I have been enjoying Bavouzet’s well deserved rise as both a concert performer and prolific recording artist for a number of years now. Tonight’s recital demonstrated once again his commanding presence as a performer, as well as a highly intelligent approach to programming, creating thought-provoking connections between composers and their compositions.

Bavouzet’s Beethoven might emphasise the percussive more than some would like, and occasionally in the intimate acoustic of the Wigmore Hall, this felt almost aggressive at times. But this sense of attack is there in the music, and is often avoided by less courageous pianists in favour of a more comfortable interpretation. The context of the other works in the programme also made perfect sense of this approach to the music.

In the sometimes-overlooked Piano Sonata no. 22 in F major, Op.54, the key is the contrast between the gentle minuet theme and the turbulent outbursts of octave triplets that interrupt the minuet twice, before the minuet theme is then further embellished and ornamented.  For the final statement of the theme, the left hand takes on the triplet rhythm, albeit subdued, so it is hard to decide which idea has ‘won’. Bavouzet’s uncompromising approach is perfect and highlights this contrast expertly. In the second movement, he clearly enjoyed the interplay between the two hands, and managed to achieve clarity of rhythmic pulse, whilst relishing Beethoven’s constant attempts to confuse the ear with offbeat sforzandi and syncopations.  

This set the stage well for Op.57, the “Appassionata”. Once again, Bavouzet’s focus here was on rhythmic precision – so often pianists take the “Appasionata” tag as permission to take an overly free, romantic approach to this sonata, but not so Bavouzet. He allowed the passion to come from the drama of the writing, rather than imposing any extremes of interpretation. A rather long resonance on the low bass F slightly obscured the pianissimo close to the first movement, but I wonder if this was partly to set up the slightly sombre, lower register statement of the second movement’s theme, although here again some of the low harmonies of the initial variations were a little blurred. However, with Beethoven’s successive use of division in the variations, increasing the rhythmic pulse, combined with rising registers, the final variation had a rippling, almost Schubertian feel. Bavouzet returned to rhythmic and percussive attack for the finale, and then a rather frenzied accelerando into the final Presto for a whirlwind finish. 

Le livre de Jeb was composed in 2009 for Bavouzet by his friend, the composer Bruno Mantovani, Director of the Paris Conservatoire. The piece is a tour de force, making use of the full range of the keyboard, with rapid figuration, sudden leaps and harsh dissonances. However, despite the overtly percussive nature of the piece, there is a persistent simple rocking chord motif that opens the piece and is gradually surrounded by more and more embellishments and technical antics. The chord motif returns throughout, and according to the composer, it is based on a chord in his piano quintet, which Bavouzet particularly responded to when he first heard it. The technical aspects of the piece make good use of Bavouzet’s percussive attack, and it proved a captivating way to end the first half of his recital.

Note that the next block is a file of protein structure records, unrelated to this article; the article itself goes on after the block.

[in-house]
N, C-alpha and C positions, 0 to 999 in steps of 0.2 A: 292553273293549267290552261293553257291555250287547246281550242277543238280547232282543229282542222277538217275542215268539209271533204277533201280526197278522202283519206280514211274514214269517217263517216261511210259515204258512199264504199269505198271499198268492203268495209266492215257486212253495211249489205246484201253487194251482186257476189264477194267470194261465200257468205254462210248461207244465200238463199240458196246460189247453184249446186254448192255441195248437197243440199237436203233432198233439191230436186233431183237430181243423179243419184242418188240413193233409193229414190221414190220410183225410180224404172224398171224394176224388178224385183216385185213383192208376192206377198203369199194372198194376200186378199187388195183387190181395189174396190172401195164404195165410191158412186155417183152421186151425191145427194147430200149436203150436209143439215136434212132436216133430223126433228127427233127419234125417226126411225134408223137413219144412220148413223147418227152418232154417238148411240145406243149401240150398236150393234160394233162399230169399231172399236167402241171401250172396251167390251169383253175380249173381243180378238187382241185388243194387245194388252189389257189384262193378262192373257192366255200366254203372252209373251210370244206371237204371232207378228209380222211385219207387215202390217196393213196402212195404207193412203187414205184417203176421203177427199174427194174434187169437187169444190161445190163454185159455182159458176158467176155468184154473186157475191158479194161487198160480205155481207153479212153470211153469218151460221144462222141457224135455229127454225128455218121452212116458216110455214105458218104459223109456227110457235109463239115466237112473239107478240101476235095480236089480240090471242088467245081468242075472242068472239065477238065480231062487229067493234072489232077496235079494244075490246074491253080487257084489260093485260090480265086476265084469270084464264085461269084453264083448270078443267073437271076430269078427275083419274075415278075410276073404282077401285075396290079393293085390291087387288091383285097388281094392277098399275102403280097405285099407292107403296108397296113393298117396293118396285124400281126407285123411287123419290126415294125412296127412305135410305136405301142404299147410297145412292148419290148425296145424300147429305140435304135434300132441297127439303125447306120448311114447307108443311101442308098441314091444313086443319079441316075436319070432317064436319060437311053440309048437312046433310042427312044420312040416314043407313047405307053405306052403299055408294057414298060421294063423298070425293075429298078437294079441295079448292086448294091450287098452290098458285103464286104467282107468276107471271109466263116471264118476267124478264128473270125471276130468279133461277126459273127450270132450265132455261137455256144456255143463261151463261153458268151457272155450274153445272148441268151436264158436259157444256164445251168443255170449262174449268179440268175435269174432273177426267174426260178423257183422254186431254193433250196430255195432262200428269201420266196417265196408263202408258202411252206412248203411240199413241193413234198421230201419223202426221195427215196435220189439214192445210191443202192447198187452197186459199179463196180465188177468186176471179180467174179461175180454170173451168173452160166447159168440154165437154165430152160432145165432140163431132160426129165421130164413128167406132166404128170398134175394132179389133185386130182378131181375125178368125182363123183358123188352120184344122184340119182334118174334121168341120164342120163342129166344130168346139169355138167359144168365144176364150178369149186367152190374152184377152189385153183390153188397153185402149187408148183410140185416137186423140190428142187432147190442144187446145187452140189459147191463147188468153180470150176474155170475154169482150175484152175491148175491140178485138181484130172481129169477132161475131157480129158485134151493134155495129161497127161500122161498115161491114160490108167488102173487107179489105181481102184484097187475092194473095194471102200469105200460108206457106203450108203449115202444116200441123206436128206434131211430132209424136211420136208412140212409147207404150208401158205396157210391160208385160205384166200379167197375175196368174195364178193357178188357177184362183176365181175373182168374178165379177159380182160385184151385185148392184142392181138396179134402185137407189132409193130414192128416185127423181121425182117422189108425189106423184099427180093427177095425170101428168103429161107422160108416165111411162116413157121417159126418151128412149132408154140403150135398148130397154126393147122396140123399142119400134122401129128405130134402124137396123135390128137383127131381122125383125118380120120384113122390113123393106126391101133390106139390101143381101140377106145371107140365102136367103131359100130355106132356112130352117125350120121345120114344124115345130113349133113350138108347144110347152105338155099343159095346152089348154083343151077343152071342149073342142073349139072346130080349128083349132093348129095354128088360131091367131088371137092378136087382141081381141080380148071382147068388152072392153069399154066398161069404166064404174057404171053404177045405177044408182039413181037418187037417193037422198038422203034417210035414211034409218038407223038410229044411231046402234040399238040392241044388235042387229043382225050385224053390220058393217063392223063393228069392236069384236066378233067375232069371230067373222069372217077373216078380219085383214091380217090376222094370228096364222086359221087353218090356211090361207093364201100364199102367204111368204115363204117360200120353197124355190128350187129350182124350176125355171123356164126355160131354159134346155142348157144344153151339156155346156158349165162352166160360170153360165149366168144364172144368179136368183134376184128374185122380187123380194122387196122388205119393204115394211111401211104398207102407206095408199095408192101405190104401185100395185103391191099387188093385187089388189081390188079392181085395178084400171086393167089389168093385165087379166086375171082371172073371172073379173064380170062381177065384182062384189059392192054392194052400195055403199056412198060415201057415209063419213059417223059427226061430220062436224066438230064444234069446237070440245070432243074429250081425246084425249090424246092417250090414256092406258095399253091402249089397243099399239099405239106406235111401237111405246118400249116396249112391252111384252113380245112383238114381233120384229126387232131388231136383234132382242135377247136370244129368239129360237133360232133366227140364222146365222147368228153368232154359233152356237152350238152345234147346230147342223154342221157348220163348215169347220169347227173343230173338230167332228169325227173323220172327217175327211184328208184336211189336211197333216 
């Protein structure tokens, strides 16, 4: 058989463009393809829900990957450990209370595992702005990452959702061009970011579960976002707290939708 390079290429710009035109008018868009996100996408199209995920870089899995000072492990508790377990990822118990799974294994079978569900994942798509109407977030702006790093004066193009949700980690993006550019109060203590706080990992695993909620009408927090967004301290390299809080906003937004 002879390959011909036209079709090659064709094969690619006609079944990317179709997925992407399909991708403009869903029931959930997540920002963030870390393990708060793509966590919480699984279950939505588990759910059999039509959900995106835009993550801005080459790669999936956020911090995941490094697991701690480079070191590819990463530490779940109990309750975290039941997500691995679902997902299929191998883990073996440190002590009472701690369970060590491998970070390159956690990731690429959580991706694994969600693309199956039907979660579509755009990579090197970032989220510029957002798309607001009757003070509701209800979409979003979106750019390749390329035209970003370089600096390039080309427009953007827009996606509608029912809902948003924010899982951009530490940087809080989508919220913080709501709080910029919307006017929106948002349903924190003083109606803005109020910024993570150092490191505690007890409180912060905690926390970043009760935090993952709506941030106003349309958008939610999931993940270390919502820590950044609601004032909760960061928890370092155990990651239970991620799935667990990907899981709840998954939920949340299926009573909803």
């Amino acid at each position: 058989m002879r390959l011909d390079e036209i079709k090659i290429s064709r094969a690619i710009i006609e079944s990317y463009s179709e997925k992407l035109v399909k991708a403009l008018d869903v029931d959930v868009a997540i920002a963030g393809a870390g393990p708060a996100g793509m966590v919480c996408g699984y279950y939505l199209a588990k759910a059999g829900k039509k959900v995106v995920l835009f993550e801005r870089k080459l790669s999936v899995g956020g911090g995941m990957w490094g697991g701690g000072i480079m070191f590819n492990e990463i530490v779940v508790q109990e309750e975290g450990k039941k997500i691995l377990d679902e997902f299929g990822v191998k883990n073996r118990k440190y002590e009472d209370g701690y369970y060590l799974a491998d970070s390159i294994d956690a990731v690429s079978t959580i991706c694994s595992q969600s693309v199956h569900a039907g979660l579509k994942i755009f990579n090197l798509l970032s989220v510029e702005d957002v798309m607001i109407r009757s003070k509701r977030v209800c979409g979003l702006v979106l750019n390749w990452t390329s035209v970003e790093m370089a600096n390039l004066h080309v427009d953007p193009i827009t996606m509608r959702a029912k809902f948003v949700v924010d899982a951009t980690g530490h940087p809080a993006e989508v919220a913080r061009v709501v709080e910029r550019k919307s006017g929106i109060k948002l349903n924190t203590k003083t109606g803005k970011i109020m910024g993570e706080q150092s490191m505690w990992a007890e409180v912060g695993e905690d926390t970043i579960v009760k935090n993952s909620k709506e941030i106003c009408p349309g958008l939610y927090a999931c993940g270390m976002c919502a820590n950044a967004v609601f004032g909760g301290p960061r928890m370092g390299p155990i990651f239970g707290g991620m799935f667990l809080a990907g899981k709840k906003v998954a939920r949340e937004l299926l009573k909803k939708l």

After the interval, the rationale behind Bavouzet’s clever programming became ever clearer, with Ravel’s Miroirs picking up on the themes of rhythmic complexity and a focus on the percussive use of the instrument. The fluttering “Noctuelles” (Night moths) were suitably dark and moody, with a fragile, glassy texture and the “Oiseaux tristes” (Sad birds) continued the dark atmosphere, with Bavouzet capturing the improvisatory feel beautifully with warmth of tone and a particularly ethereal pianissimo. “Une barque sur l’océan” (A boat on the ocean) rocked and swirled, with effortlessly natural waves rising to a rich sonorous climax. The dramatically exotic seguidilla of “Alborada del gracioso” (Morning song of the jester), with its ringing rapidly repeated notes (a link with the Mantovani we heard earlier), surrounded touching simplicity in the copla. Finally, Bavouzet imbued the romantic central melody of “La vallée des cloches” (The valley of bells) with affecting beauty amidst the tolling bells. 

All the sensitivity of texture and subtlety of mood was instantly swept aside however with the final work, Bartók’s Piano Sonata.  Here, percussion is all, and the rhythmic drive of the opening movement was brutally shocking in its relentlessness. There isn’t much let up in the second movement either, although Bavouzet managed to allow slight elements of lyricism to seep out through the harsh contrapuntal structures.  There is something inherently violent in the slow, relentless crescendi here, and violence was definitely evident in Bavouzet’s attack in the final movement, the deceptively folky feel barely containing the aggression that bursts through with the stabbing chord-clusters. This was one of those performances that leaves you slightly shell-shocked and not sure what just happened – but in a good way! 

Bavouzet ended the evening with the wonderfully effervescent Étude de concert by Gabriel Pierné as an encore, restoring somewhat a sense of equilibrium in the audience with a joyously extrovert show of brilliance.